Rejectionists In Egypt: The Egyptian Citizens Cannot Impose Their Opinion Outside Their Own Country


18 May 2012

By Abdul Rahman Al-Rashed

The most popular word in the Egyptian arena is "no". The word no is uttered dozens of times every day with regards to local issues: No to military trials, no to remnants [of the former regime], no to the Supreme Council of the Armed Forces (SCAF), no to presidential elections before a constitution is in place, no to the constituent assembly, no to the electoral commission and no to disrupting the presidential elections.

The word no is also used prominently when it comes to overseas issues: No to borrowing from the World Bank, no to US aid, no to exporting gas to Israel, no to preventing civil society organizations, and so on. The newest is "no to Saudi Arabia", because of the Egyptian named Ahmed al-Gizawi arrested at Jeddah airport in possession of narcotics.

Of course, the Egyptian citizen can say no as many times as they want to their own government, but they cannot impose their opinion outside their own country. Egypt can close its embassy in Riyadh, prevent its Egyptian citizens from travelling to Saudi Arabia, prevent the Saudis from entering Egypt, and cut all bilateral relations with Saudi Arabia. These stances can all be emphatically represented by the word no. However, Egypt cannot prevent a foreign state from arresting an Egyptian, in accordance with the laws of that state, and cannot prevent the punishment that he is sentenced to.

Those who call for Egypt to cut ties with the state with the greatest overlapping interests, i.e. Saudi Arabia, or to withdraw Egypt's labor force from there, want to impose their demands at the expense of other Egyptians whom they did not consult.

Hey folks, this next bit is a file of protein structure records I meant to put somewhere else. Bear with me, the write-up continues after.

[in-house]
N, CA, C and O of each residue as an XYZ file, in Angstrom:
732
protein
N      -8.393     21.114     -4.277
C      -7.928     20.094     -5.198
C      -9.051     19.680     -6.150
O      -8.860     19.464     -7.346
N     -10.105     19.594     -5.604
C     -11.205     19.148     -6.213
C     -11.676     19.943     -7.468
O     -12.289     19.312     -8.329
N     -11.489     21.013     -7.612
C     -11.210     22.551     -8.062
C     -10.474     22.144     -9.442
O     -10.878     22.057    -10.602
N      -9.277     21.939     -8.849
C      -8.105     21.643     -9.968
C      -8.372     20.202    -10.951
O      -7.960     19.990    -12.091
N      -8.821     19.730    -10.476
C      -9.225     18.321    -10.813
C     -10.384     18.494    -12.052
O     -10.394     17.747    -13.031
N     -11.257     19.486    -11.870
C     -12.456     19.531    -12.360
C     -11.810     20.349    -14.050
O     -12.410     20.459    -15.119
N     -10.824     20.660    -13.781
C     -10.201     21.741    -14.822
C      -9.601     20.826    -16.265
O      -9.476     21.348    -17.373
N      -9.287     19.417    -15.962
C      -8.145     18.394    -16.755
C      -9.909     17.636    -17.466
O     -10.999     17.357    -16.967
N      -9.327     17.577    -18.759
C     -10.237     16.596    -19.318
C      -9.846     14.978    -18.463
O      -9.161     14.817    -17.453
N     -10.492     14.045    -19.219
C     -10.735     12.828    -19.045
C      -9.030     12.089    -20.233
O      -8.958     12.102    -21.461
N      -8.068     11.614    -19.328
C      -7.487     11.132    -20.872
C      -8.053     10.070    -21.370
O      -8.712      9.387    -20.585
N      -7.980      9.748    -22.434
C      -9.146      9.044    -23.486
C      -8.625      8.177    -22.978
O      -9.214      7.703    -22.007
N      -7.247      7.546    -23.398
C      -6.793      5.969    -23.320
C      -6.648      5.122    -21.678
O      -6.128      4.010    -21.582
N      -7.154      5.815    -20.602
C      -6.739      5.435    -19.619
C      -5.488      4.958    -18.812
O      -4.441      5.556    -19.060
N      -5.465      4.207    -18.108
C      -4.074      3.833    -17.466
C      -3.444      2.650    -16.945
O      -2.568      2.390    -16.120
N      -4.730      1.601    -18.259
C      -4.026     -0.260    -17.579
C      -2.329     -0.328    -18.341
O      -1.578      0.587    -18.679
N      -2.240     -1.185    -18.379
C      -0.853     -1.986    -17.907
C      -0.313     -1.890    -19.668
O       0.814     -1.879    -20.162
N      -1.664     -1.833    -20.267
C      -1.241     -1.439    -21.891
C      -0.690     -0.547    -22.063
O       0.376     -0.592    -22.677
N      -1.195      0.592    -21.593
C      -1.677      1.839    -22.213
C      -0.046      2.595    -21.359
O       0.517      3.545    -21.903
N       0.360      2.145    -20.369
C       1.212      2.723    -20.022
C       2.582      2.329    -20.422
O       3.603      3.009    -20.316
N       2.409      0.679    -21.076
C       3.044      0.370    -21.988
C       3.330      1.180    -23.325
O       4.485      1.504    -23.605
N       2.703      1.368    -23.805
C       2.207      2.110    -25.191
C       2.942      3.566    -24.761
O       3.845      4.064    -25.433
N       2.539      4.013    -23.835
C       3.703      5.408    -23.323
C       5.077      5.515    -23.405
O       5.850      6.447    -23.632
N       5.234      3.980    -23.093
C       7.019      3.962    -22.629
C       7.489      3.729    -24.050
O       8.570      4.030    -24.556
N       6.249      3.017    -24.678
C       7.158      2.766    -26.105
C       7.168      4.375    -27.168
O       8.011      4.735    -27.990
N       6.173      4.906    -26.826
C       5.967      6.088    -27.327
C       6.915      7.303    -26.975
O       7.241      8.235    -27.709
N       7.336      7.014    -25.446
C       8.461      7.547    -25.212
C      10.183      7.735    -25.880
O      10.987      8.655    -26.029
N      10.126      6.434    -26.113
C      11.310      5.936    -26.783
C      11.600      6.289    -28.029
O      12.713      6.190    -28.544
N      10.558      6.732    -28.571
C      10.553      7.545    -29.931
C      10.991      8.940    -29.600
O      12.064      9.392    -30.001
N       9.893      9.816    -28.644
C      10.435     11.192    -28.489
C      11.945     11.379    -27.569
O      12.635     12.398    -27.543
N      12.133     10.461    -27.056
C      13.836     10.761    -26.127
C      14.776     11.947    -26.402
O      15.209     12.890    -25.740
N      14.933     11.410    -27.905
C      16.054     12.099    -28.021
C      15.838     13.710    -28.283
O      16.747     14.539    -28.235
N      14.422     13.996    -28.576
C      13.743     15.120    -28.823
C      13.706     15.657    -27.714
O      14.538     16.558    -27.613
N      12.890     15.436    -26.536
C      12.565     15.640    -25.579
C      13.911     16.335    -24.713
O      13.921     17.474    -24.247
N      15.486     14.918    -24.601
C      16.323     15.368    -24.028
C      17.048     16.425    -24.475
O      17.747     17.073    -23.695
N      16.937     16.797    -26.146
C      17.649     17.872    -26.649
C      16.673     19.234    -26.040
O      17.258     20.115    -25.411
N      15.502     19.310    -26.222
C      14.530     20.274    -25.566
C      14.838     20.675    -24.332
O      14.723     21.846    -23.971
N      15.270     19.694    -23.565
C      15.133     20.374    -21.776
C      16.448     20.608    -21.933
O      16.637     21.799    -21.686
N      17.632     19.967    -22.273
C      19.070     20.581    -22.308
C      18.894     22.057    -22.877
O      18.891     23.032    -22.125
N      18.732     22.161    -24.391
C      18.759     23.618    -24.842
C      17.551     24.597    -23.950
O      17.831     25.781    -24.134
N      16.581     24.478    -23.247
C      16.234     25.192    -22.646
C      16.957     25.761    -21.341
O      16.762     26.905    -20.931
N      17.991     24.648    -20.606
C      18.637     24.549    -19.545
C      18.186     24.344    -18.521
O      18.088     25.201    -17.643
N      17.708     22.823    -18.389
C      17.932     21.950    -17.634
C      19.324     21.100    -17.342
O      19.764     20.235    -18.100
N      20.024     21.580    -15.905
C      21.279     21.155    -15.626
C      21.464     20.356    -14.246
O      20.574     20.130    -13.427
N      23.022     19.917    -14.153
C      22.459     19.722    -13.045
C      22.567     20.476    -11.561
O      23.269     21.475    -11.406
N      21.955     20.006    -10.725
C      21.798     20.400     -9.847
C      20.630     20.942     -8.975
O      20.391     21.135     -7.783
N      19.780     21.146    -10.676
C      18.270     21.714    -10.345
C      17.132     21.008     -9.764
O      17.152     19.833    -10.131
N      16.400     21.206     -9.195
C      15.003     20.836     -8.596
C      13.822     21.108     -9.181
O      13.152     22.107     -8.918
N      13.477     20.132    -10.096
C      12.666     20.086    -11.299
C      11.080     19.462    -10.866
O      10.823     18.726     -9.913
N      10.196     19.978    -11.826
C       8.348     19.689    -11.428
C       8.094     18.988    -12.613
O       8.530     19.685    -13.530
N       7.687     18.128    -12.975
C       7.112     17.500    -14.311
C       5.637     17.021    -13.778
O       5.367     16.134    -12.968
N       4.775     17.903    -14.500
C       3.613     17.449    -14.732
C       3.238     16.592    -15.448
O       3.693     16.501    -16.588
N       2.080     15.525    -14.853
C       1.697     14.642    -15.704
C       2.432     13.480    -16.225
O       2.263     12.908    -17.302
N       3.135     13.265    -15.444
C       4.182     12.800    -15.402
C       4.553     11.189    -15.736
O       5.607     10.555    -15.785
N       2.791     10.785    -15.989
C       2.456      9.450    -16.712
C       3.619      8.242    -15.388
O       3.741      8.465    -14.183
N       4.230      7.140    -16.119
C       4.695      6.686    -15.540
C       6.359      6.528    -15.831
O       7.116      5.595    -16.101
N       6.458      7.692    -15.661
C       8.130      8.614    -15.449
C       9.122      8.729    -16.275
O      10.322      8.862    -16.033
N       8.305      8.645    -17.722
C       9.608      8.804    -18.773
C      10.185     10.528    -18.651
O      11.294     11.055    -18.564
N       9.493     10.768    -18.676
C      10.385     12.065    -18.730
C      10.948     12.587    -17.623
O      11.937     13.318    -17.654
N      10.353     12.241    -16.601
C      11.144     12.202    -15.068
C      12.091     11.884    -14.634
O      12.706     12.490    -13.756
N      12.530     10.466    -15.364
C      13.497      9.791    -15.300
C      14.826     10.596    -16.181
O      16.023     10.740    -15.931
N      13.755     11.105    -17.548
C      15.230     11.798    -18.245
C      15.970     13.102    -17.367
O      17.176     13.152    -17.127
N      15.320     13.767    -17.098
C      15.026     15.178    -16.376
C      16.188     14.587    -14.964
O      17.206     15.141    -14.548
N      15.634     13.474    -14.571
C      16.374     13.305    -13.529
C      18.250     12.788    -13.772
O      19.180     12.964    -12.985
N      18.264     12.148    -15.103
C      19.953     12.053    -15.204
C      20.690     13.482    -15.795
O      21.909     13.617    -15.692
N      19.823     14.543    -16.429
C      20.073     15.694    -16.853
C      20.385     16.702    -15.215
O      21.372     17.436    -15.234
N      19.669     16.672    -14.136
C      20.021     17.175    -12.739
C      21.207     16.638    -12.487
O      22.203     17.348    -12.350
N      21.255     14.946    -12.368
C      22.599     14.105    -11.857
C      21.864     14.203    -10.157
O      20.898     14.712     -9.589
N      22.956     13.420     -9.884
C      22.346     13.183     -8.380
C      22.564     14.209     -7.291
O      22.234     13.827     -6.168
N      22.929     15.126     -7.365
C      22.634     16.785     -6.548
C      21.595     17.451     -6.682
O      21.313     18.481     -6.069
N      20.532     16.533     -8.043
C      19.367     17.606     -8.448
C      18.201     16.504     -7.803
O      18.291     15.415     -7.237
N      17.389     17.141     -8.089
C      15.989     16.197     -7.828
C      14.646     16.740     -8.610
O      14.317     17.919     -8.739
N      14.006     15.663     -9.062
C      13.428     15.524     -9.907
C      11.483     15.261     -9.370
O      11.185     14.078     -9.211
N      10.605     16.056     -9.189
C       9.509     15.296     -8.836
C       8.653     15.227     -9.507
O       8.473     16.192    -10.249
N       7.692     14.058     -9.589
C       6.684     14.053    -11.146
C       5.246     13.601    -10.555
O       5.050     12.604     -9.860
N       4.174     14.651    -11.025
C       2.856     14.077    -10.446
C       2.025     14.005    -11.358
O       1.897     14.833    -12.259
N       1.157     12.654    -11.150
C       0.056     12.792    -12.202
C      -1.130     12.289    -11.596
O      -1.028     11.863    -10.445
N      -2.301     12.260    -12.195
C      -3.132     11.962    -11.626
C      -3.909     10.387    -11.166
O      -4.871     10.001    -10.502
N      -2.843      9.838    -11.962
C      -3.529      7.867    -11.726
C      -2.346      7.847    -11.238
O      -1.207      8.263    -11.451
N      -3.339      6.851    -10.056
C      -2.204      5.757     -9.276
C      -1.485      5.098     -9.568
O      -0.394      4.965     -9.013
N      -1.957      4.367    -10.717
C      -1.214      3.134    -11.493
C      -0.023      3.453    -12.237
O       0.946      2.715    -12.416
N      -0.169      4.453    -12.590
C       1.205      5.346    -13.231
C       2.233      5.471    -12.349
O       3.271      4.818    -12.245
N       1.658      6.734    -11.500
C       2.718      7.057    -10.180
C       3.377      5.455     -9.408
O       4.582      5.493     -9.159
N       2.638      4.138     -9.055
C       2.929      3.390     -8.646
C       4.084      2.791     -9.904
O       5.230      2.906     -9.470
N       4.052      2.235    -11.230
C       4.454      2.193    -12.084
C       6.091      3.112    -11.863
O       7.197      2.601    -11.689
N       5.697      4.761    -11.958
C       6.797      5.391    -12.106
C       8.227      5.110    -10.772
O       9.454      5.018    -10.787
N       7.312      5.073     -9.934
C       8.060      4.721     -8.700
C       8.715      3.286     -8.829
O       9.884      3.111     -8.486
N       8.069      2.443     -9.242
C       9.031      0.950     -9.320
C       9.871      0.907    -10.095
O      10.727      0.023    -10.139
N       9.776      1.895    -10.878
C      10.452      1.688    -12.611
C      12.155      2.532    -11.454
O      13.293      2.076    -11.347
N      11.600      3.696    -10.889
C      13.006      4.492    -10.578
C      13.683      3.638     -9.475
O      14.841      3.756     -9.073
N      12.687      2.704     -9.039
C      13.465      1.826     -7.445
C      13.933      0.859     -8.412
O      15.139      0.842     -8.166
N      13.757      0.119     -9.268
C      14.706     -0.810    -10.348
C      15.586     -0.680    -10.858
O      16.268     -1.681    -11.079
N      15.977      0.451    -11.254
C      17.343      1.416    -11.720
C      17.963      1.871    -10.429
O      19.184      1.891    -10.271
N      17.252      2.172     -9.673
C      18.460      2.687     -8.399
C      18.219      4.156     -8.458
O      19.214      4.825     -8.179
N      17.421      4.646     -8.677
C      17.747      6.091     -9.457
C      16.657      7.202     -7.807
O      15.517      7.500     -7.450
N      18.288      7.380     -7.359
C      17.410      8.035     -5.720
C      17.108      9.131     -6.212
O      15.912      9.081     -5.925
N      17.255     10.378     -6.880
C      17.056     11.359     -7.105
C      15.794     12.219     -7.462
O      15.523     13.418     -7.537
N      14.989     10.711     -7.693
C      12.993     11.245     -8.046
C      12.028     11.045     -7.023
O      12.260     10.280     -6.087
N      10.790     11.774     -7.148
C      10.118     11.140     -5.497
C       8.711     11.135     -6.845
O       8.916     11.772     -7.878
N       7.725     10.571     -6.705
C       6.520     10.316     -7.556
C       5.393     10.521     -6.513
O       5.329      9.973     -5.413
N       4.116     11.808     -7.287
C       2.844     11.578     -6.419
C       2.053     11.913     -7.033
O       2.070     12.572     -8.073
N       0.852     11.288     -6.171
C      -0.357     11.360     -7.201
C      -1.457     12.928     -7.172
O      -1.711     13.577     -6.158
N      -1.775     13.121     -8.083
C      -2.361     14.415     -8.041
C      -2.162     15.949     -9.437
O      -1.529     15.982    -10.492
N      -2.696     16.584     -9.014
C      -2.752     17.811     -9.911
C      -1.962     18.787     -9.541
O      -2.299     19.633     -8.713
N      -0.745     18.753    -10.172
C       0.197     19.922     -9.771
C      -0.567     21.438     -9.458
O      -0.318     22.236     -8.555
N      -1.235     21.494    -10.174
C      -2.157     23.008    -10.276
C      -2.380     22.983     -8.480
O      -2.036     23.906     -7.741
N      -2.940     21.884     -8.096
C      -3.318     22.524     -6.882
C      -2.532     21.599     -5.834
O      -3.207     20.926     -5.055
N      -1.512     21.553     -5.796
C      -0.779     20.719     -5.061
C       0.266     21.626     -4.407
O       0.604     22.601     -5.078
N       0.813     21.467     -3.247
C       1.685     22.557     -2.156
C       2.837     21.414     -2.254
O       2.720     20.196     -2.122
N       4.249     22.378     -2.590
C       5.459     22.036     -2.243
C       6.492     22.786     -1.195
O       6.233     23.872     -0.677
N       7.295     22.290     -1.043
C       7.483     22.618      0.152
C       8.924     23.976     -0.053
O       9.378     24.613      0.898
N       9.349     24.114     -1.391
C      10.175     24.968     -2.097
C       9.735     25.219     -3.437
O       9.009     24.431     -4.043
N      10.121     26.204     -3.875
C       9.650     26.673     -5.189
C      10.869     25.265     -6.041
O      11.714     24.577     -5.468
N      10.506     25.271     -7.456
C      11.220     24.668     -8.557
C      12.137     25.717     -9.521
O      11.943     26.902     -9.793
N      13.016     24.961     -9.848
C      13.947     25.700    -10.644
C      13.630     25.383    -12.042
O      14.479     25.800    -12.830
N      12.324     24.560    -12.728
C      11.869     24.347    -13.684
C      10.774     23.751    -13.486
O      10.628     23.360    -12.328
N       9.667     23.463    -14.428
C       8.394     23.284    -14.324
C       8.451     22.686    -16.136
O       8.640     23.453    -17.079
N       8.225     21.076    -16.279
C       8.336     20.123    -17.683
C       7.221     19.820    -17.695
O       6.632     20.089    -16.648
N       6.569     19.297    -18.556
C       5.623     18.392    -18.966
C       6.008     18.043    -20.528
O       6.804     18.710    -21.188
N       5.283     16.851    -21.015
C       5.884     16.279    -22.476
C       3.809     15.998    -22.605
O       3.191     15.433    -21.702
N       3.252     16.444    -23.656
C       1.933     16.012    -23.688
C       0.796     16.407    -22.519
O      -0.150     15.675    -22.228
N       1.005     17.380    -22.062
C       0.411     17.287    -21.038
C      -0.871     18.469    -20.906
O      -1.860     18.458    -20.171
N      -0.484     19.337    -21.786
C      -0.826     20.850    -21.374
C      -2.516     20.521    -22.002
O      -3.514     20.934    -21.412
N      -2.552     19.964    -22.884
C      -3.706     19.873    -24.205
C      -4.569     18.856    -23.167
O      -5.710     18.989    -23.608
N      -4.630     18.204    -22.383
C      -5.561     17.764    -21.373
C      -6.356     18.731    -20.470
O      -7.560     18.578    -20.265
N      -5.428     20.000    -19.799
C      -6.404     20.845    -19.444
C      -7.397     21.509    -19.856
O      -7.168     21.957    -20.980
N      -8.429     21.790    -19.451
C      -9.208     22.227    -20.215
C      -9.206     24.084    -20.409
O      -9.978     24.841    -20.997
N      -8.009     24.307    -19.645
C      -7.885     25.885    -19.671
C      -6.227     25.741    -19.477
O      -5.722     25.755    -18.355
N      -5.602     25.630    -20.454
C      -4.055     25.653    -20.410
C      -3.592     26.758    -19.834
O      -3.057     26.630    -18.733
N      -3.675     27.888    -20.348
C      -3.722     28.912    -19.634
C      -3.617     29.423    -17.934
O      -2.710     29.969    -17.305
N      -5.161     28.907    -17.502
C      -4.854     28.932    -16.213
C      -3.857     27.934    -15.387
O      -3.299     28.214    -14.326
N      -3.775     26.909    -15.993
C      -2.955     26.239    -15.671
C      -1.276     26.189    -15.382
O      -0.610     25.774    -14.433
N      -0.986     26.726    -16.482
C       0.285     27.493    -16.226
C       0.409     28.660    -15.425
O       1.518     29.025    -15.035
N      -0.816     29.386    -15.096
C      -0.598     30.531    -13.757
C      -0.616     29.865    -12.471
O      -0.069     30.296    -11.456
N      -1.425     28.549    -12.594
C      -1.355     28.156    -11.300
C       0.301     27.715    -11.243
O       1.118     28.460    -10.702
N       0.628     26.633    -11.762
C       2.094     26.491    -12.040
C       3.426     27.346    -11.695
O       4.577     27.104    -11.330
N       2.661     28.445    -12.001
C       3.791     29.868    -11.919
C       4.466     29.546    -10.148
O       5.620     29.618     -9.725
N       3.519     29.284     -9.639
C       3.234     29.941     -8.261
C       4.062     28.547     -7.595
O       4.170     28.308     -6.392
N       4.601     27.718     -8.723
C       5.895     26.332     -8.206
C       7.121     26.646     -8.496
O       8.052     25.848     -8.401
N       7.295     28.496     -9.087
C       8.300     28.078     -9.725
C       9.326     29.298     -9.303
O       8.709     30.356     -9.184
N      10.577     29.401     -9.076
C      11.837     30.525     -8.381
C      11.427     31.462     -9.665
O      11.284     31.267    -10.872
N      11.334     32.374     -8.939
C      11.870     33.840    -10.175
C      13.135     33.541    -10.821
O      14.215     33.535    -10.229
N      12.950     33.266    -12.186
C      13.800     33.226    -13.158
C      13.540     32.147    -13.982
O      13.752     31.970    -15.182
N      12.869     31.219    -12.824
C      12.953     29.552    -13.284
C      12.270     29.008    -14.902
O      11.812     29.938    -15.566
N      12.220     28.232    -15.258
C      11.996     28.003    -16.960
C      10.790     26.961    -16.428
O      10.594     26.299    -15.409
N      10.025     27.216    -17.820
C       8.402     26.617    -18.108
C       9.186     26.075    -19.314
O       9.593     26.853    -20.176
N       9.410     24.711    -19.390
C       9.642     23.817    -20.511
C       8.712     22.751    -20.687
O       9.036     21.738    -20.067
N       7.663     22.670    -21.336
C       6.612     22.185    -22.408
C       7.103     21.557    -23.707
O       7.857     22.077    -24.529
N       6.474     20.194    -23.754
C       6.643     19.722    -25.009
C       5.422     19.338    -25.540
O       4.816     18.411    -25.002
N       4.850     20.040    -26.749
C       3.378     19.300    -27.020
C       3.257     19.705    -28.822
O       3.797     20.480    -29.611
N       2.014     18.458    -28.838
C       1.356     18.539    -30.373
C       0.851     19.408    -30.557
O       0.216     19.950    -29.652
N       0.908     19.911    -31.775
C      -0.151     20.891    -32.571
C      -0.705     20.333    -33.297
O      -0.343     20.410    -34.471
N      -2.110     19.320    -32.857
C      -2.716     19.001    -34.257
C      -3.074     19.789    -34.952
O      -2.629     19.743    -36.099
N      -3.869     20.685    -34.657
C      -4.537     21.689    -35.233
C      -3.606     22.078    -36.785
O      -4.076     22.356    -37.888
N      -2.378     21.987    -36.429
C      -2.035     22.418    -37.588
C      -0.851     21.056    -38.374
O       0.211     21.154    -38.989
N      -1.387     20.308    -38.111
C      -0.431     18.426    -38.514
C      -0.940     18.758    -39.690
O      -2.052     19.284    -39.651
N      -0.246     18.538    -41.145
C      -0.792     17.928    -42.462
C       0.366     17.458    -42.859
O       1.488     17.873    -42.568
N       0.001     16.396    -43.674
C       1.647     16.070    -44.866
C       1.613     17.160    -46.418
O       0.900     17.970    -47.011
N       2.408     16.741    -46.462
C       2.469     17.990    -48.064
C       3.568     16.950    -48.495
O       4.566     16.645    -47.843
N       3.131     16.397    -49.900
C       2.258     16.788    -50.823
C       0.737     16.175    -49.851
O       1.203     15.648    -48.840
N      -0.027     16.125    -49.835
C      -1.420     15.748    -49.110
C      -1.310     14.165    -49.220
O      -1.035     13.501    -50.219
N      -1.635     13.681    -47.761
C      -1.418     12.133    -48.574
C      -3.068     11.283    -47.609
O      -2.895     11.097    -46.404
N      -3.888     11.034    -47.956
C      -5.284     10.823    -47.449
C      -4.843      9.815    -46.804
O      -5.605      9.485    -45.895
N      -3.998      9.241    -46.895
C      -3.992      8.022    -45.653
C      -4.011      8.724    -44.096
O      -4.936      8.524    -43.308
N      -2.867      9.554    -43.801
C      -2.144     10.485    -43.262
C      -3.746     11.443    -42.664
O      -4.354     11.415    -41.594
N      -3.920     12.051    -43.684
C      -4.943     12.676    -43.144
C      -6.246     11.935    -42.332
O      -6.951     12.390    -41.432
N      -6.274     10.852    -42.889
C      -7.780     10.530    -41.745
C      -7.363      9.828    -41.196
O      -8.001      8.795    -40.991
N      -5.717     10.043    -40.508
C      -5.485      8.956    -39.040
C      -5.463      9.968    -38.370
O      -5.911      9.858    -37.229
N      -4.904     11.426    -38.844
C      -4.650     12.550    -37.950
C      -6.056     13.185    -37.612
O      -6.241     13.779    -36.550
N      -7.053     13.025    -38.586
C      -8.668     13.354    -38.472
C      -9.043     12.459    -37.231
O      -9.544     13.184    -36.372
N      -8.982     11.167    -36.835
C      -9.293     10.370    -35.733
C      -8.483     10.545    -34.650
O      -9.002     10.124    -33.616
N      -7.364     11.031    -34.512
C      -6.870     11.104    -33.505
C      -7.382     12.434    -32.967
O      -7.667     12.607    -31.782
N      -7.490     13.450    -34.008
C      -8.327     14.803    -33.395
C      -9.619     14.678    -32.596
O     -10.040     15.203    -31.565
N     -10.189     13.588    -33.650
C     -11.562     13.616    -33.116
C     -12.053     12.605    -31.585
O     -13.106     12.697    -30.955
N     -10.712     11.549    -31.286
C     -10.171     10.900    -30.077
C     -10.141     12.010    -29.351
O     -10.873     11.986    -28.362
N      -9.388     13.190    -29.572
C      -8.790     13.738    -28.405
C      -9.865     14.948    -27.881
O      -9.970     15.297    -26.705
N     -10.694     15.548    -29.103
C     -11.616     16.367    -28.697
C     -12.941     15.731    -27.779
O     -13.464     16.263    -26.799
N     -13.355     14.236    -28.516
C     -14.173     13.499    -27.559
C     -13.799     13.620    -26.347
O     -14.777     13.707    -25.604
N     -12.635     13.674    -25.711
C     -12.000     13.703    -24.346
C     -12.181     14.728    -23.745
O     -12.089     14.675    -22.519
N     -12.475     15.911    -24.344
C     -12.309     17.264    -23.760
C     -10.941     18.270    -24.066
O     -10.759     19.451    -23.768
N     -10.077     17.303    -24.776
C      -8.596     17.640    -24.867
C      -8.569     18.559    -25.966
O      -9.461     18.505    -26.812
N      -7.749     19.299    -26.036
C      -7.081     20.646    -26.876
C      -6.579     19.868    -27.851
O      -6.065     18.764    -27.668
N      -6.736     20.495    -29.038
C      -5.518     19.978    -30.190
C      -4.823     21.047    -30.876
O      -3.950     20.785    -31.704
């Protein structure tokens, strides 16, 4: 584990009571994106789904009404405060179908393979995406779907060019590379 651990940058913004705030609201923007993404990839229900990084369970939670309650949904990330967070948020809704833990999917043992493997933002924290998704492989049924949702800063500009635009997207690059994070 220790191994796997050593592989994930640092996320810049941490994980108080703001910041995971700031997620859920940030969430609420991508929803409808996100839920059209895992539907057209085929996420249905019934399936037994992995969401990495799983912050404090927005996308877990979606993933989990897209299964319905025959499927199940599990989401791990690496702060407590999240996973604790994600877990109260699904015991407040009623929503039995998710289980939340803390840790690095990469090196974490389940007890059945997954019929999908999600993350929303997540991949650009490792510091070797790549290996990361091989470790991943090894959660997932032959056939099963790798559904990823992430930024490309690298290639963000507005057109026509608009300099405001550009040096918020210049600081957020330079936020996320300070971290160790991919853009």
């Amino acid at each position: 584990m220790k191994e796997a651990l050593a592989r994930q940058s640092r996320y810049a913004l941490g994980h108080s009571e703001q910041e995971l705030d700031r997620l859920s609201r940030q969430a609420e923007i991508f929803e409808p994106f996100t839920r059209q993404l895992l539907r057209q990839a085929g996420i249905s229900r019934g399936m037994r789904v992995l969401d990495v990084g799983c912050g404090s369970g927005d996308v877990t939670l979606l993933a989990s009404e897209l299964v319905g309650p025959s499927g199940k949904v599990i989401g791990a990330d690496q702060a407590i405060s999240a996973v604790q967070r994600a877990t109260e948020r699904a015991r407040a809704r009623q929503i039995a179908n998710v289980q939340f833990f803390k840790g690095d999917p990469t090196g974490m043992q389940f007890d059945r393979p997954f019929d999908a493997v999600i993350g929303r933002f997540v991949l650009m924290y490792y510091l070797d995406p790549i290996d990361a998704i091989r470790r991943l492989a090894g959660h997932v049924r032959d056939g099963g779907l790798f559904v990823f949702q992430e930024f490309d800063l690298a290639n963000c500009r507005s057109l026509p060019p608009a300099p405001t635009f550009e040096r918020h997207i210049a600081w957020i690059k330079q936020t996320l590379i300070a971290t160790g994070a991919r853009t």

If the Egyptians want to say no to all these interests, that is their business and their right, but the question that remains is: Who is authorized to say yes or no for the Egyptian people? Demonstrators, parliamentarians or the expected president? Sovereign Egyptian decisions should be issued by the Egyptian state, not through television talk shows or demonstrations.

The world has been waiting for about a year for the Egyptians to decide upon their state project. A year ago Qatar promised to give the Egyptians US$ 10 billion, but only after a president was elected. The UAE made a similar pledge. The World Bank has refused to provide aid whilst it awaits Egypt's political birth. The new Egyptian regime is still in a state of formation, whereby almost half of it has been completed with the elections of both houses of parliament; the People's Assembly and the Shura Council. What remains is the constitution, the election of the president, and subsequently the government. Then the Egyptians will be able to make their own crucial decisions with regards to foreign affairs, but at the moment we are witnessing a state of competition, with each party seeking to humiliate others and gain popularity and emotional weight, and most of the time when they say no it has no logic behind it.

For example, those who say no to borrowing from the World Bank to secure Egypt's critical financial situation perhaps are unaware that countries such as Spain, Romania, Greece and others are all now standing in a queue in front of the IMF and World Bank, and there is no sense of a loss of dignity for them. Likewise, those who want to cancel Egypt's foreign aid, like that it receives from the United States, are ignoring that this aid is part of a complex relationship and mutual interests. Most countries in the region aspire to receive annual US aid such as that granted to Egypt, to the value of around US$ 1.5 billion, which exceeds the aid granted to all other Arab countries combined.